Here's How Dzhokhar Tsarnaev Could Dodge the Death Penalty

The news: When the bombs went off near the finish line of the Boston Marathon on April 15, three people died and 260 were injured. The pressure-cooker bombs, filled with shrapnel and ball bearings, took limbs, lives, and Americans' fragile sense of security.

The perpetrators then murdered an MIT police officer, carjacked a civilian, and attempted to bomb, shoot, and kill police officers pursuing them, before one was killed and the other cornered in a boat where he justified his crime in a screed written on its wall.

Almost no one disputes that then-19-year-old Dzhokhar Tsarnaev and his deceased older brother Tamerlan were behind the bombings, and the prosecution is looking at an extraordinarily strong case and 30 federal indictments. On the strength of that evidence, which prosecutors will argue implicates beyond the shadow of a doubt the surviving Tsarnaev in murder, premeditated planning, and betrayal of the United States, the Department of Justice and U.S. Attorney General Eric Holder have now announced that they will seek the death penalty for the bomber.

Tsarnaev's lawyers, however, are "damn good." On Dec. 16, they petitioned a federal judge for more time (until the end of February) to seek a change of venue, no doubt seeking to have him tried where he will be less likely to be sentenced to death. But prosecutors are determined, and the resulting court battle will be ugly.

The bomber "enjoyed the freedoms of a United States citizen [then] betrayed his allegiance to the United States by killing and maiming people in the United States," prosecutors said, and he has subsequently "demonstrated a lack of remorse."

What are his odds? One way or the other, Tsarnaev is going to die in federal prison. The only question is whether it will be in jail or on a lethal injection table. According to a Boston Globe poll, 57% of Massachusetts residents prefer the former option, while just 33% want him to be executed. Many of his victims have avoided comment, saying they would prefer to move on with their lives. His mother says she feels "nothing."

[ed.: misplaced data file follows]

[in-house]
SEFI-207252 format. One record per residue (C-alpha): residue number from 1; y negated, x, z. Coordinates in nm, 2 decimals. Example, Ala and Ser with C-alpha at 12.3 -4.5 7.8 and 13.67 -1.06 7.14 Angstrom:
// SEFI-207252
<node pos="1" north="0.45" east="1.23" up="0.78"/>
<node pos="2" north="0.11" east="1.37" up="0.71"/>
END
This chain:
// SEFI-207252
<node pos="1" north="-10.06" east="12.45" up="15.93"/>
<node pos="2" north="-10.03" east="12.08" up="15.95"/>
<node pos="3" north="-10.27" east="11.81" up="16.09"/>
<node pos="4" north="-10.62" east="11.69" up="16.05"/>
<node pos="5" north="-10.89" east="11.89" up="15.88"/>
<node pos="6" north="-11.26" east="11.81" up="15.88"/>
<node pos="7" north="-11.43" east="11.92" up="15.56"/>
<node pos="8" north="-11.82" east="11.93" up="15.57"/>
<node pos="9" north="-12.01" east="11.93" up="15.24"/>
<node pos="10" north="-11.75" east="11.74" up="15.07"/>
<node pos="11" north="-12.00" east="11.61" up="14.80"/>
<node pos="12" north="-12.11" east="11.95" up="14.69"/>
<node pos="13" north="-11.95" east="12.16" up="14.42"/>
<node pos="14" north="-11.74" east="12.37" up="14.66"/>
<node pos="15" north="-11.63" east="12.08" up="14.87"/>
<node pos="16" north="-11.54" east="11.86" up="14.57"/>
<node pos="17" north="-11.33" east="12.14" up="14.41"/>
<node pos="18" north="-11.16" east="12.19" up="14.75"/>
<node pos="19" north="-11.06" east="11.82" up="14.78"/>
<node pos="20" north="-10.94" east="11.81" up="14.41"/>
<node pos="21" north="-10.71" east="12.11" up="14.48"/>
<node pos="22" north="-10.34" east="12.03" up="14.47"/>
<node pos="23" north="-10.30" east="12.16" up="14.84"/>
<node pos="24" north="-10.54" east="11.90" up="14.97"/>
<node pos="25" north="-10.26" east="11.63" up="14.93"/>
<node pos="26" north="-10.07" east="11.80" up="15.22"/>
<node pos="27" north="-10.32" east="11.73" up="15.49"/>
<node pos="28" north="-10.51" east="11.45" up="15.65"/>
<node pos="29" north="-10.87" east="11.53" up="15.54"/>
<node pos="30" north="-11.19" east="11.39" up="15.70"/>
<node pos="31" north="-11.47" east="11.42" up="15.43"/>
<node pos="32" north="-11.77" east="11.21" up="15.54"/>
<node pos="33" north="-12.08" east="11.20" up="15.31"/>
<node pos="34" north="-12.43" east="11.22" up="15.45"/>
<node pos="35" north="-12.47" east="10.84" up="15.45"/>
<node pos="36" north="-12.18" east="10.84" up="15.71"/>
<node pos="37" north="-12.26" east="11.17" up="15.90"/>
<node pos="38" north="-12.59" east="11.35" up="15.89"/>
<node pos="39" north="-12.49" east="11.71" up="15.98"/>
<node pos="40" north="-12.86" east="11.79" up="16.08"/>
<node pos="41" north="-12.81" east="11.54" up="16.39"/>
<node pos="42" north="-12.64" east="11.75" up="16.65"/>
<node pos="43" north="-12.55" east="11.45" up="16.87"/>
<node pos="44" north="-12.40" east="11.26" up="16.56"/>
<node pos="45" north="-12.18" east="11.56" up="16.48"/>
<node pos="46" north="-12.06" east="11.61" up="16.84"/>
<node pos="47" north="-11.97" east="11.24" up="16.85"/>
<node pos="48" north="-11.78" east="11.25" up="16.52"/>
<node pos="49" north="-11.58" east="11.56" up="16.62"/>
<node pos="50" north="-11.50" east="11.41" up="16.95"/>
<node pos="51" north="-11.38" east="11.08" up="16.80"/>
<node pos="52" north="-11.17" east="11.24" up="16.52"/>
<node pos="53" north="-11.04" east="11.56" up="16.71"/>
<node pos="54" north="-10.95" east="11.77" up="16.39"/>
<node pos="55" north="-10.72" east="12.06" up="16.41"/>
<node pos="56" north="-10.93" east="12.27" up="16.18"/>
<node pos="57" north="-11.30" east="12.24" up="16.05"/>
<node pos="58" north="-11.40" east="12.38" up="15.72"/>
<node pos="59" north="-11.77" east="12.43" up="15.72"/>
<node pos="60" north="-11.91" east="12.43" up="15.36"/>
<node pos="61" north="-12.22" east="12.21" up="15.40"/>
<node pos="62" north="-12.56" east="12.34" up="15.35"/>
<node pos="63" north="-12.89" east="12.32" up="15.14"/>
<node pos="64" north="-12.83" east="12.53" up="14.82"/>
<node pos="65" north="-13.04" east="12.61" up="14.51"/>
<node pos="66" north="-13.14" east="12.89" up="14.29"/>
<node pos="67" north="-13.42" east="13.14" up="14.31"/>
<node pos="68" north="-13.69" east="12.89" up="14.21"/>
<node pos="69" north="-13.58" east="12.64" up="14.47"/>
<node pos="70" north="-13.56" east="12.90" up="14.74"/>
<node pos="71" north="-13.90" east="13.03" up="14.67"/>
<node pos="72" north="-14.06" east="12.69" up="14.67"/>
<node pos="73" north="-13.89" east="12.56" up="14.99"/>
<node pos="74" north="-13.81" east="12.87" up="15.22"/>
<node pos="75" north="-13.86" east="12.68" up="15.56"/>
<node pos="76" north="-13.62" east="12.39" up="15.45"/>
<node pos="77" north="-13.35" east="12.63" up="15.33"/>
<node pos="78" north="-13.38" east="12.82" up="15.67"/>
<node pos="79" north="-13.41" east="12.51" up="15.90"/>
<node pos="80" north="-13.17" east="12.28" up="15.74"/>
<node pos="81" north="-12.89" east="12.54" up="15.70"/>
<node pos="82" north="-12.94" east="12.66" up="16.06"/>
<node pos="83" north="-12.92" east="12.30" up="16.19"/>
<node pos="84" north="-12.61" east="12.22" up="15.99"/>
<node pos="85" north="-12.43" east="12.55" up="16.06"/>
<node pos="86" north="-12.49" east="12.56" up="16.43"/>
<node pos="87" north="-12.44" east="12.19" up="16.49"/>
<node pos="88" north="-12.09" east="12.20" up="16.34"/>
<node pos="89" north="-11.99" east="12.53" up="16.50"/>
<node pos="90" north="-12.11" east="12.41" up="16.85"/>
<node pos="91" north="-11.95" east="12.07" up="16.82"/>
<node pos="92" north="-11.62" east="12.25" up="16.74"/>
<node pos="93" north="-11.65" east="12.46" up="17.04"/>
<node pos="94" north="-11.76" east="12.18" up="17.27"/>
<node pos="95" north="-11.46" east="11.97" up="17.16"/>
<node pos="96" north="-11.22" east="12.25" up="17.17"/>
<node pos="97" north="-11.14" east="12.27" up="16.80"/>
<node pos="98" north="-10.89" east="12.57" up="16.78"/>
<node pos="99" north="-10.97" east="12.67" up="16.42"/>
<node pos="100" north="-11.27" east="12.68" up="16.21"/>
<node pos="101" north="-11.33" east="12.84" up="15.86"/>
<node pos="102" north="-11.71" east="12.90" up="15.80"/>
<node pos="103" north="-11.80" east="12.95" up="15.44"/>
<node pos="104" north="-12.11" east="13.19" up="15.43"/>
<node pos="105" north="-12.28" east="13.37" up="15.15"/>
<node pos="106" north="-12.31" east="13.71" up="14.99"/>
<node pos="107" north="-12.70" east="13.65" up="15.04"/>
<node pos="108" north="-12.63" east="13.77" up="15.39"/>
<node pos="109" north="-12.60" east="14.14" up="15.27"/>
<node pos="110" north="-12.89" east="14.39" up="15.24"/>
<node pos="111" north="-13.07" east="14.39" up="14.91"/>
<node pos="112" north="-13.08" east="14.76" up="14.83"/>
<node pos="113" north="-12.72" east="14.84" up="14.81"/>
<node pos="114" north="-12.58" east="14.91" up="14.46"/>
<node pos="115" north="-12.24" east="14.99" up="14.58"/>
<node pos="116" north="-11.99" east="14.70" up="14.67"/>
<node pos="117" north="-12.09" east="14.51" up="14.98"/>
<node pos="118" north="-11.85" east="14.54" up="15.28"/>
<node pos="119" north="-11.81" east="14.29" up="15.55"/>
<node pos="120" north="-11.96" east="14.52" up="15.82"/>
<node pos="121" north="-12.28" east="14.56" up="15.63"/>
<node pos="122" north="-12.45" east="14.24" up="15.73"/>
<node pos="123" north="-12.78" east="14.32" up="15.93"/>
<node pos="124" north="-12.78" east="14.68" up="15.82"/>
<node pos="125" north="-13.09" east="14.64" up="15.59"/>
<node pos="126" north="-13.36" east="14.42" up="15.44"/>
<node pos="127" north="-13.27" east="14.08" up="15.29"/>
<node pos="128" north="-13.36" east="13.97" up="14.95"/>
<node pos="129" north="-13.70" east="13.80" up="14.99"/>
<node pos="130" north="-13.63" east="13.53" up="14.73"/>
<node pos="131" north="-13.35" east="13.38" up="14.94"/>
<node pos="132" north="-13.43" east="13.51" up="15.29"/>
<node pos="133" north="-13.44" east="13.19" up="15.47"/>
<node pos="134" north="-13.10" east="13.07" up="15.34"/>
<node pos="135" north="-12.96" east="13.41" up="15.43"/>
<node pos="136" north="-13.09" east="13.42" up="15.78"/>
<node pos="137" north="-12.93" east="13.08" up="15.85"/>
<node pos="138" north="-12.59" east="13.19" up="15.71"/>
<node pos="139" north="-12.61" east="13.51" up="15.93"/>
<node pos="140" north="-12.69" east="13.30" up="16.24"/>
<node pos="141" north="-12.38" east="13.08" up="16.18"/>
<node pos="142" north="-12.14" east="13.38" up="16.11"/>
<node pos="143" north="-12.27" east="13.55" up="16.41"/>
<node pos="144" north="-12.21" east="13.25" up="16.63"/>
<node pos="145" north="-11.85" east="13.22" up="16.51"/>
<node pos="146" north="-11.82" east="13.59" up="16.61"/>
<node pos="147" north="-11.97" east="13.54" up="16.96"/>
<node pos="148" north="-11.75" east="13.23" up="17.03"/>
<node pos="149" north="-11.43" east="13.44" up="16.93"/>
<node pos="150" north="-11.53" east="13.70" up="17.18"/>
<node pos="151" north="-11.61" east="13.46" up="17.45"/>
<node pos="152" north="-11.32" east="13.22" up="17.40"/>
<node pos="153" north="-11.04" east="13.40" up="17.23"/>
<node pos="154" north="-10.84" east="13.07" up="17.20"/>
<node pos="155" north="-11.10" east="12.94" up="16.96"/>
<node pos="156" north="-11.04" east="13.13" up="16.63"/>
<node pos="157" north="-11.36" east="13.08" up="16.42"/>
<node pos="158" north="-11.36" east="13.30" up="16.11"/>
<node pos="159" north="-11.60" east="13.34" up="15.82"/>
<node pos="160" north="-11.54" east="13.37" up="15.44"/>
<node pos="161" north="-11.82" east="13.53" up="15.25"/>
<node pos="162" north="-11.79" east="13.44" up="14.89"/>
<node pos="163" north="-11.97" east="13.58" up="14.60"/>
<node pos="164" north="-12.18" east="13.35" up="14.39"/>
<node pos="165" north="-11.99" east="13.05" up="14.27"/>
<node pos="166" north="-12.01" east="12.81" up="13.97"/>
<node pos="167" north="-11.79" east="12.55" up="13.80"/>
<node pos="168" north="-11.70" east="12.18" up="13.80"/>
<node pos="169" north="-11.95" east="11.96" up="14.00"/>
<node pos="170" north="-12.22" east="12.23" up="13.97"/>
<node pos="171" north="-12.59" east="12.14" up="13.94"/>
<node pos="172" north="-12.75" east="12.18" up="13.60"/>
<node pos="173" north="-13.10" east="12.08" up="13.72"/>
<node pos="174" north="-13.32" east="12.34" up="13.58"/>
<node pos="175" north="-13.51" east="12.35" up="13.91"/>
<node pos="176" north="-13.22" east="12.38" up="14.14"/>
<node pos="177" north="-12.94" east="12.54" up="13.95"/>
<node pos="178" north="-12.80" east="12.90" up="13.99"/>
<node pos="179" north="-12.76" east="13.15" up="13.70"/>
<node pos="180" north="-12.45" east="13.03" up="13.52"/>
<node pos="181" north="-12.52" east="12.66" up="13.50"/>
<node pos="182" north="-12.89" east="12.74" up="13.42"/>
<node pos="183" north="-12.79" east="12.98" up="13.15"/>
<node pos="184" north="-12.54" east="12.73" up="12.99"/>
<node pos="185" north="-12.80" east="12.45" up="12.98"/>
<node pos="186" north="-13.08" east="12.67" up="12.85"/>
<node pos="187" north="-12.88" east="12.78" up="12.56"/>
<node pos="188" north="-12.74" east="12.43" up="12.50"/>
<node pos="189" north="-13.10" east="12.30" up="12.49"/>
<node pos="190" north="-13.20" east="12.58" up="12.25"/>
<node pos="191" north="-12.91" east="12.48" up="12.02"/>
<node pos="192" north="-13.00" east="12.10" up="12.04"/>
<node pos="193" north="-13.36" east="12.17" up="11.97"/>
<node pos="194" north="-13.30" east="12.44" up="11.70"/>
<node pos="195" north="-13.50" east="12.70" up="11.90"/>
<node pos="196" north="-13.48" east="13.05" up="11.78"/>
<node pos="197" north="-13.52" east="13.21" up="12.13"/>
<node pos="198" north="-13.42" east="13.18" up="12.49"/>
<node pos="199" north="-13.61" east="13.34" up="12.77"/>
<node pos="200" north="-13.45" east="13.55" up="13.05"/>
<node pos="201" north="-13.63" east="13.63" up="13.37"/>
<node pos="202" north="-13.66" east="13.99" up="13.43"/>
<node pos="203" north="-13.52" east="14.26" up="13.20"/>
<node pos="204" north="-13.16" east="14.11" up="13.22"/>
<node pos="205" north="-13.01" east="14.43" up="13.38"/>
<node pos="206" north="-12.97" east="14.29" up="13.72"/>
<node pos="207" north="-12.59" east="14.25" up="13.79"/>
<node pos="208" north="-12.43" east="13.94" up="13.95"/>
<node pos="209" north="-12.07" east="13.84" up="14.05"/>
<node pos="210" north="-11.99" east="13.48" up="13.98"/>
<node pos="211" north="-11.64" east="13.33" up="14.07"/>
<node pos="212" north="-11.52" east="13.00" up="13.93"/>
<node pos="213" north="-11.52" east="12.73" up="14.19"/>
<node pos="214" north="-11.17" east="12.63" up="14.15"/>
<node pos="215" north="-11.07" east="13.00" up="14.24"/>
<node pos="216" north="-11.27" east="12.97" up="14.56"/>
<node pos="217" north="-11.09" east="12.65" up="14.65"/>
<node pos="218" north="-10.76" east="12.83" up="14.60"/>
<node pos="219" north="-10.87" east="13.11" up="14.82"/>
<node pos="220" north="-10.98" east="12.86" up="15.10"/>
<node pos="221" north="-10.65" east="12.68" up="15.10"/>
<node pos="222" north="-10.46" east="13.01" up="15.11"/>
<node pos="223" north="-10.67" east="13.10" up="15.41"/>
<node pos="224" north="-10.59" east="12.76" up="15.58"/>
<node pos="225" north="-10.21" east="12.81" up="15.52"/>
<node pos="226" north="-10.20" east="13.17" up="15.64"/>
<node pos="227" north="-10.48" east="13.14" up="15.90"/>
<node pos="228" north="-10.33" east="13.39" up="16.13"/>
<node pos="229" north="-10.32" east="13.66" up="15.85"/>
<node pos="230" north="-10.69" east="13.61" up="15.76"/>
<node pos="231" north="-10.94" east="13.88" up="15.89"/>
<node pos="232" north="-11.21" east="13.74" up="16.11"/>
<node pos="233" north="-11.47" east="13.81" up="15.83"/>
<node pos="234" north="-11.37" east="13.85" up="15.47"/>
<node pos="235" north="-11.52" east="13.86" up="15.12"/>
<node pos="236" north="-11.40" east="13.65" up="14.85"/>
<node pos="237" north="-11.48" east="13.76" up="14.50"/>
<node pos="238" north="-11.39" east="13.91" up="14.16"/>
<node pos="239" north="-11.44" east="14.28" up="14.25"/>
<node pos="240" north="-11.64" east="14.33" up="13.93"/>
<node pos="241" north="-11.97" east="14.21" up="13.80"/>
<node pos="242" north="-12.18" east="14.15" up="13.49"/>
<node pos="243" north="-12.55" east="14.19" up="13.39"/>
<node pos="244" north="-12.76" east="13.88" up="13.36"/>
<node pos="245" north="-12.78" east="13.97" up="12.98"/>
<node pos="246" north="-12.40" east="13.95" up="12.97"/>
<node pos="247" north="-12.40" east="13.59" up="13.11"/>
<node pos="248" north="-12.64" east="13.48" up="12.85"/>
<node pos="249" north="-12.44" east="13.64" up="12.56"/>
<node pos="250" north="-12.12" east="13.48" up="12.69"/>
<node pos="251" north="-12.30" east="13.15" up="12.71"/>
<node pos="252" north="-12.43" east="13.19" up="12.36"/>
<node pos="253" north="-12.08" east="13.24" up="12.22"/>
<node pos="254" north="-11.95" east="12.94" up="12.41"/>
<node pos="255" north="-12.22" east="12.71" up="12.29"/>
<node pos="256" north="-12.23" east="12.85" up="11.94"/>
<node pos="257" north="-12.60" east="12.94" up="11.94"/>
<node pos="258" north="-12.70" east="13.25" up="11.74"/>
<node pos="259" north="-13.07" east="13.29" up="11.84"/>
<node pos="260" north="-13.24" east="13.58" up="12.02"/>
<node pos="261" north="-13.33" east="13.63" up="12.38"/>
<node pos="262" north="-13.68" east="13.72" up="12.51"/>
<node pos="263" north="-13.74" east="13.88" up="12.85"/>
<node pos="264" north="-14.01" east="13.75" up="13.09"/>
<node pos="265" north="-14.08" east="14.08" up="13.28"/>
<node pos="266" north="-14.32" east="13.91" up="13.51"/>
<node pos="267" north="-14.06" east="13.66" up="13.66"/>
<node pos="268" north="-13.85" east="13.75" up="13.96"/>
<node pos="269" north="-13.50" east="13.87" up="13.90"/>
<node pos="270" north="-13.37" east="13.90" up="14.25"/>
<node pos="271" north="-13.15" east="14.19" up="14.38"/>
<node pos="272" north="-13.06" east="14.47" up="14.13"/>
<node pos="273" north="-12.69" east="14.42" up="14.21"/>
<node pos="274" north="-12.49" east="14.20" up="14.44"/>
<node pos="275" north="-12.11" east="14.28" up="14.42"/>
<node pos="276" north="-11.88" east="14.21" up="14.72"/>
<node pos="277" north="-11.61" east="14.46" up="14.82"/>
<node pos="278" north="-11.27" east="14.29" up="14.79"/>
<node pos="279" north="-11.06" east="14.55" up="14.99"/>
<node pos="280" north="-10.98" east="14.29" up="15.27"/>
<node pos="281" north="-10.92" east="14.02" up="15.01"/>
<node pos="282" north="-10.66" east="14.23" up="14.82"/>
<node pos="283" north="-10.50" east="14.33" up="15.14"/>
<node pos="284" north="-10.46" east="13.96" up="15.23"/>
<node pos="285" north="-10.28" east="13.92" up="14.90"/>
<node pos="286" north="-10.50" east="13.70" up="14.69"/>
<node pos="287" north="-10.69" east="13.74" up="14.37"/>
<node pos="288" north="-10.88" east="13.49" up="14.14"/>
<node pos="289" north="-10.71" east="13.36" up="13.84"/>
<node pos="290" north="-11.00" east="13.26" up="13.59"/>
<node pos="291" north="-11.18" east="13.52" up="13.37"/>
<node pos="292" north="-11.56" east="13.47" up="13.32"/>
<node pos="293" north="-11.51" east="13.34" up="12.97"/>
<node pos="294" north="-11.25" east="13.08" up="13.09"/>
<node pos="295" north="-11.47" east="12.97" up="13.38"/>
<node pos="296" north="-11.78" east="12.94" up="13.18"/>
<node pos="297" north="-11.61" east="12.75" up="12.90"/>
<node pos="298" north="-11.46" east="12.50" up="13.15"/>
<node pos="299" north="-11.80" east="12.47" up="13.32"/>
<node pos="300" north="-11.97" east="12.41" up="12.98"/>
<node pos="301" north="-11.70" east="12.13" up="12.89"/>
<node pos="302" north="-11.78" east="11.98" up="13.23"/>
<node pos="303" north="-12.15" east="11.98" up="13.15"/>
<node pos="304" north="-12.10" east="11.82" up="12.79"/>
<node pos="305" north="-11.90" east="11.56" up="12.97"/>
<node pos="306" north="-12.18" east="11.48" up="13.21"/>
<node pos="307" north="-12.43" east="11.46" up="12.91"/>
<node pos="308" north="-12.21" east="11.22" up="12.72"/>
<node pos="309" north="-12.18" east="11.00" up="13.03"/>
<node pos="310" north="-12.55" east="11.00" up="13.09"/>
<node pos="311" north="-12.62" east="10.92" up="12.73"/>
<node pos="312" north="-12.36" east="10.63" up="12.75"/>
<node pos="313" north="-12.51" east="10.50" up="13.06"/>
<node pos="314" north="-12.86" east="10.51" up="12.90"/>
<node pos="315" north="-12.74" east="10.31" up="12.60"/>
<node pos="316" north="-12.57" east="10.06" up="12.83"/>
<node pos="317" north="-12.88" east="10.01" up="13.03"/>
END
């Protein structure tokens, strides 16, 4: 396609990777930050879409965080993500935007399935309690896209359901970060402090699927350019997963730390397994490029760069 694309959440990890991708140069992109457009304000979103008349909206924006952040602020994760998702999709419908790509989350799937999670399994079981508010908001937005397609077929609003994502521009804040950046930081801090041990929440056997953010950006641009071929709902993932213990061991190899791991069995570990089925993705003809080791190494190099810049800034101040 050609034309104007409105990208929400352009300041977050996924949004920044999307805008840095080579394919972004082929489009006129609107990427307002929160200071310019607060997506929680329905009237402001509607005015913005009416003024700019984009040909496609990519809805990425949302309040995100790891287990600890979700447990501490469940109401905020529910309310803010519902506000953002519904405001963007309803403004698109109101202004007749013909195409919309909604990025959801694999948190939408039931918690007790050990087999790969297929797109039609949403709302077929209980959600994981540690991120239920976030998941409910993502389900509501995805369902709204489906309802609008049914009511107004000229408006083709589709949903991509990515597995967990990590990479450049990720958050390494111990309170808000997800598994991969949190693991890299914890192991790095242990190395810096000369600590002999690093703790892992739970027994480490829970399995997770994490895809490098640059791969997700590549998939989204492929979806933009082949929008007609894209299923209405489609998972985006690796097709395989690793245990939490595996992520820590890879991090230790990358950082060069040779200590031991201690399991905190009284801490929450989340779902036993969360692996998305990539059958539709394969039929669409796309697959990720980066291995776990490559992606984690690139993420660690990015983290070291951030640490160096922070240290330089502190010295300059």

Since 1988, when the federal government's ability to seek the death penalty was reinstated, juries have been able to choose the sentence for 282 defendants. They have chosen death only 73 times, or 34% of cases. Just three have been executed, including Oklahoma City bomber Timothy McVeigh.

Tsarnaev stands a good chance of being one of the 34%. Depending on the choice of trial location, his jurors might not unanimously agree to sentence him to death based on various mitigating factors — including a defense that is sure to argue that his older brother, who dominated him ideologically and physically, coerced him into committing the crime. And there's still the slim possibility of a plea bargain that would let the state avoid the cost and media circus of a trial, with life in prison rather than death the only possible offer.

Furthermore, executive director Richard Dieter of the Death Penalty Information Center says that the attorney general's decision "by no means guarantees that [the Boston case] will go to trial with the death penalty still a possibility."

But former prosecutor Walter Prince says "If not this case, when? I don't think there's going to be a change whatsoever."

The bottom line: Tsarnaev will almost certainly be found guilty, and he will die in prison for his crimes. But it's very likely that it won't be at the hands of the state.

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Tom McKay

Tom is a staff writer at Mic, covering national politics, media, policing and the war on drugs. He is based in New York and can be reached at tmckay@mic.com.

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